Nations suffer trauma and shock during and after conflict. In response, narratives are written, which, in turn, become fictional history and enter the imaginative store held by the peoples of that space. The significance of these fictional (and often not so fictional) accounts of war to the creative, social and political act that is post-conflict nation rebuilding cannot be under-estimated.
This collection will therefore draw together for the first time a range of narratives of conflict and revolution as represented by Latin American women writers. Whilst certainly privileging the diverse roles and experiences of women in 20th and 21st century conflicts, and thus allowing for common threads to be found, it will attempt to do justice to the complexity of these experiences and their representations by embracing a broad definition of conflict and by engaging with a wide range of narratives of conflict. In this way, it will allow for both contiguities and differences, and will provide a space for the exploration of versions of subjectivity, writing and experience in conflict to co-exist.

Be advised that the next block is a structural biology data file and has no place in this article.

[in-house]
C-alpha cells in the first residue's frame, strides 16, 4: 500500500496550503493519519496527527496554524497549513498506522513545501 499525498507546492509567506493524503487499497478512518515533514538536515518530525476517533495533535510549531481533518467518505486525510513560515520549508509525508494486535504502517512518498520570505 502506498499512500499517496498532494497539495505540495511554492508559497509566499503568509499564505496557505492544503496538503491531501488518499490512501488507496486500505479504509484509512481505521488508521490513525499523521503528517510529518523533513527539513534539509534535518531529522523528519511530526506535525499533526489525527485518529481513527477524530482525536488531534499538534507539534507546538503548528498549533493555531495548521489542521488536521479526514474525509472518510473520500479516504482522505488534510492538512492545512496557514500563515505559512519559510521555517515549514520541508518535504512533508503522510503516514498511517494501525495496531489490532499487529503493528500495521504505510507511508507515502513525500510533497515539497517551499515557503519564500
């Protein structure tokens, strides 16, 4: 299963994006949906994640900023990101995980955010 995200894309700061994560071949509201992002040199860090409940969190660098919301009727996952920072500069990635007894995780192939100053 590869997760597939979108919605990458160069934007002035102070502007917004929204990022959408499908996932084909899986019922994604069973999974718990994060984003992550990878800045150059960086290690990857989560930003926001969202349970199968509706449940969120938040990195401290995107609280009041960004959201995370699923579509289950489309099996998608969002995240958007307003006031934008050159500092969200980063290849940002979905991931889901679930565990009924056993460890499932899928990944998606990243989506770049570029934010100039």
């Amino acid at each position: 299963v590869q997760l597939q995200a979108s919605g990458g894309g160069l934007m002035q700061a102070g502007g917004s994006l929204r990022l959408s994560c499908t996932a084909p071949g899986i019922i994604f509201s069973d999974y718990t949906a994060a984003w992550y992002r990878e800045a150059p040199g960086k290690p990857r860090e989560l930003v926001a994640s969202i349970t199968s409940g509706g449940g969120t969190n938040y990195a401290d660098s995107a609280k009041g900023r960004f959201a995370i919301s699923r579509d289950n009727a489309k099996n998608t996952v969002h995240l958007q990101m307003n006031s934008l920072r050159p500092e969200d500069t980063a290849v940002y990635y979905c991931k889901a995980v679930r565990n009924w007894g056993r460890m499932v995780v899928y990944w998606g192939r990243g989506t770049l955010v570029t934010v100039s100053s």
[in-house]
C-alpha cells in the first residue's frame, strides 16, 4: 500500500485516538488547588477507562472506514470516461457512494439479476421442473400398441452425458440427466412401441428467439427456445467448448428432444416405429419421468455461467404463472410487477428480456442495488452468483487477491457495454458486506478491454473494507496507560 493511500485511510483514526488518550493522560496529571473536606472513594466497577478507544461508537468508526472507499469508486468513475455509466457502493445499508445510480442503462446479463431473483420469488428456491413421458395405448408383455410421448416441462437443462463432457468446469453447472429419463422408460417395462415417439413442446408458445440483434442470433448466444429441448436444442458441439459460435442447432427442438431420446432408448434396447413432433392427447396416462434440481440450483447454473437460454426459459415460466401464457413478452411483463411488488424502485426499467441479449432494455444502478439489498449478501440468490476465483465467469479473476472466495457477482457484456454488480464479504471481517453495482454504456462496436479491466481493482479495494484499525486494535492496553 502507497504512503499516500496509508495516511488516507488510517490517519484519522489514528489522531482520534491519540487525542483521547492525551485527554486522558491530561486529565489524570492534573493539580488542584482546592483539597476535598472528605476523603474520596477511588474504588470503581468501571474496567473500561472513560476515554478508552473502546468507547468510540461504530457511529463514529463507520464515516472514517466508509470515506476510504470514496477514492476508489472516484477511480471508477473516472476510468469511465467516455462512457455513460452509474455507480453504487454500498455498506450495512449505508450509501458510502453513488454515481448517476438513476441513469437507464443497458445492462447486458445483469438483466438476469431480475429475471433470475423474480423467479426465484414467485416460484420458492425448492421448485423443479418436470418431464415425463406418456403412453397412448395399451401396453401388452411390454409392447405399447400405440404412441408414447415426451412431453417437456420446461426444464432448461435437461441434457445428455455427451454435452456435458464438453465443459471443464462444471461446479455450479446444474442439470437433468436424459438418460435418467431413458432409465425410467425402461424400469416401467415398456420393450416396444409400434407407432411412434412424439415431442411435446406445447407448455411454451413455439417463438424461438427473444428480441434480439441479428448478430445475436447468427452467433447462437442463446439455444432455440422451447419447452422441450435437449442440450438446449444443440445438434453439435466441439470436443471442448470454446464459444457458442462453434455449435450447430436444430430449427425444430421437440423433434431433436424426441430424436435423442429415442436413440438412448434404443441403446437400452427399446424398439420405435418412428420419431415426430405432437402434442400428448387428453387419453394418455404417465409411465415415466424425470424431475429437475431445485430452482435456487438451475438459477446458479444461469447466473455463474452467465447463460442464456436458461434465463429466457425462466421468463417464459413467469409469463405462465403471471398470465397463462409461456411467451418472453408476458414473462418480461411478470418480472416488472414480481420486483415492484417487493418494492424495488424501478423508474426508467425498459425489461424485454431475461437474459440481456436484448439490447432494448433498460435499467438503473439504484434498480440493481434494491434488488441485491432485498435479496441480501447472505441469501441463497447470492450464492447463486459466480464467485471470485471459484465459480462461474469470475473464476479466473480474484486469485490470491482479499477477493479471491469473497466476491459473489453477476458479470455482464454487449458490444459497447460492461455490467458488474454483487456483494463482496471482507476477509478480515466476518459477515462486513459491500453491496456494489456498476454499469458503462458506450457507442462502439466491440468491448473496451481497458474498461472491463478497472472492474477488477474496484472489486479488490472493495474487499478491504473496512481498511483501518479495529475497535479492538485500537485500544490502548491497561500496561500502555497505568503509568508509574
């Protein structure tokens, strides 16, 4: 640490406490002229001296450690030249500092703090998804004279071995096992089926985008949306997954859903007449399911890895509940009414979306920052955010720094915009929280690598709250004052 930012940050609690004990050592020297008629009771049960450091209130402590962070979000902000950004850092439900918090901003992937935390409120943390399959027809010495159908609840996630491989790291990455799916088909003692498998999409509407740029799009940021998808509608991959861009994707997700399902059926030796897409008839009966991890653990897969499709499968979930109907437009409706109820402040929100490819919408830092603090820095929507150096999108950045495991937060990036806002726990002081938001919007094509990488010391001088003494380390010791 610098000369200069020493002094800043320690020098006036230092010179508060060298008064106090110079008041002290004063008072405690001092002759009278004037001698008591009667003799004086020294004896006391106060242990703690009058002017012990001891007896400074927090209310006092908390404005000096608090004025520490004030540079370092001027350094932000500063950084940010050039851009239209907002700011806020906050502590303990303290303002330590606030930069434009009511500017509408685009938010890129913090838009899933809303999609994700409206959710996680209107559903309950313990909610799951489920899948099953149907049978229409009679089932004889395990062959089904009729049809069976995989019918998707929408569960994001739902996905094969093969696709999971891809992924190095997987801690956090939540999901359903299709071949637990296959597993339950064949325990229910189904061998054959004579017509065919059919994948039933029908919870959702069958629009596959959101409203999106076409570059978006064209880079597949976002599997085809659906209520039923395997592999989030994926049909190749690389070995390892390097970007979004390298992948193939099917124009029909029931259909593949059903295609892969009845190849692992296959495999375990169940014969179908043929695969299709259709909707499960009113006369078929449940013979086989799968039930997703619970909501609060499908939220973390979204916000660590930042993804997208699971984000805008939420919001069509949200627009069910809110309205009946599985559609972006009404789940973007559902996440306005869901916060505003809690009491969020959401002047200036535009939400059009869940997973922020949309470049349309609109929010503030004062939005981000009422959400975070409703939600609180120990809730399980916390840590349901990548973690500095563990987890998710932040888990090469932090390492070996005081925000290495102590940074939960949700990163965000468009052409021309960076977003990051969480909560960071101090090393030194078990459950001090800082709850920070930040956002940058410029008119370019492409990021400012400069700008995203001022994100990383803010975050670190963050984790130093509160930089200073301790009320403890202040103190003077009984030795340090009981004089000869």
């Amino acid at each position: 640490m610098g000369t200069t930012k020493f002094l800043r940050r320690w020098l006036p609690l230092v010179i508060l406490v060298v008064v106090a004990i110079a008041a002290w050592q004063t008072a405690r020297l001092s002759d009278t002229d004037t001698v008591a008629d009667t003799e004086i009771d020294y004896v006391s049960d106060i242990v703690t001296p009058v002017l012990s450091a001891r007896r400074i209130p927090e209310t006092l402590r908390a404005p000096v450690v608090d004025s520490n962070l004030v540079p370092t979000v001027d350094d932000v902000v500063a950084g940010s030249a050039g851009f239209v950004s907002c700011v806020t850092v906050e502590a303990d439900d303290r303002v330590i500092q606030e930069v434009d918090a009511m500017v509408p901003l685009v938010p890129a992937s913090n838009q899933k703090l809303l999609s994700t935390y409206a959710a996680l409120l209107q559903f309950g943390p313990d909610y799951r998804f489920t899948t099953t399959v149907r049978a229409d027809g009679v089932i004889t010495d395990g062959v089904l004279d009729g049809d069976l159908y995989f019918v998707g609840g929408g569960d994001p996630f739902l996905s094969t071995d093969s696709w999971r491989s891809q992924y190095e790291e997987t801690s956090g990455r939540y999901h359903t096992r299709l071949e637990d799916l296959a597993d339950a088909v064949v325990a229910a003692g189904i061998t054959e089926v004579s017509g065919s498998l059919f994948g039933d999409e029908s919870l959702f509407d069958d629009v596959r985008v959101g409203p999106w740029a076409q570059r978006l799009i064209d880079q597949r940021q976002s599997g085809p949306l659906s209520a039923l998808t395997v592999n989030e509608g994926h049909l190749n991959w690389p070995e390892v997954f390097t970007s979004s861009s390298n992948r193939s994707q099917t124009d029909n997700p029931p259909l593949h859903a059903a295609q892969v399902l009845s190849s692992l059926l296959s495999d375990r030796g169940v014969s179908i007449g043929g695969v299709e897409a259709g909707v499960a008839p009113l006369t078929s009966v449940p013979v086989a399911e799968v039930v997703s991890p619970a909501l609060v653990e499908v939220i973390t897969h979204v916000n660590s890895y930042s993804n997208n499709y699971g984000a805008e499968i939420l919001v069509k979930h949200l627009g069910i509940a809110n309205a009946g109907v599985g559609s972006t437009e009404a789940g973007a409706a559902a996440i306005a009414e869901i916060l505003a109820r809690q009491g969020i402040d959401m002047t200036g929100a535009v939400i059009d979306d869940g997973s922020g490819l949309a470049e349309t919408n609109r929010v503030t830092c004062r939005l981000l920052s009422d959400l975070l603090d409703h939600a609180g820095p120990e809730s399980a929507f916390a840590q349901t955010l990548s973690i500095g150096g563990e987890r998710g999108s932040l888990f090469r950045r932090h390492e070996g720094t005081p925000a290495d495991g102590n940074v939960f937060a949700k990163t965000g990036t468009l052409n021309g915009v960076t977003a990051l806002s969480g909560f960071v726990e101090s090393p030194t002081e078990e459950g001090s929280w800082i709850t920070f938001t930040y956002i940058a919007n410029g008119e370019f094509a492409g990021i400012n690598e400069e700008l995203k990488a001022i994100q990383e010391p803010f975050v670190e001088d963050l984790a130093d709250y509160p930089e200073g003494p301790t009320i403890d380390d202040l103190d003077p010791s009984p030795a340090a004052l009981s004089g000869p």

Contributions might include (but not be limited to) the following areas of enquiry:
Conflict in public and private experience
Conflict as essential context for constructions and projections of subjectivity
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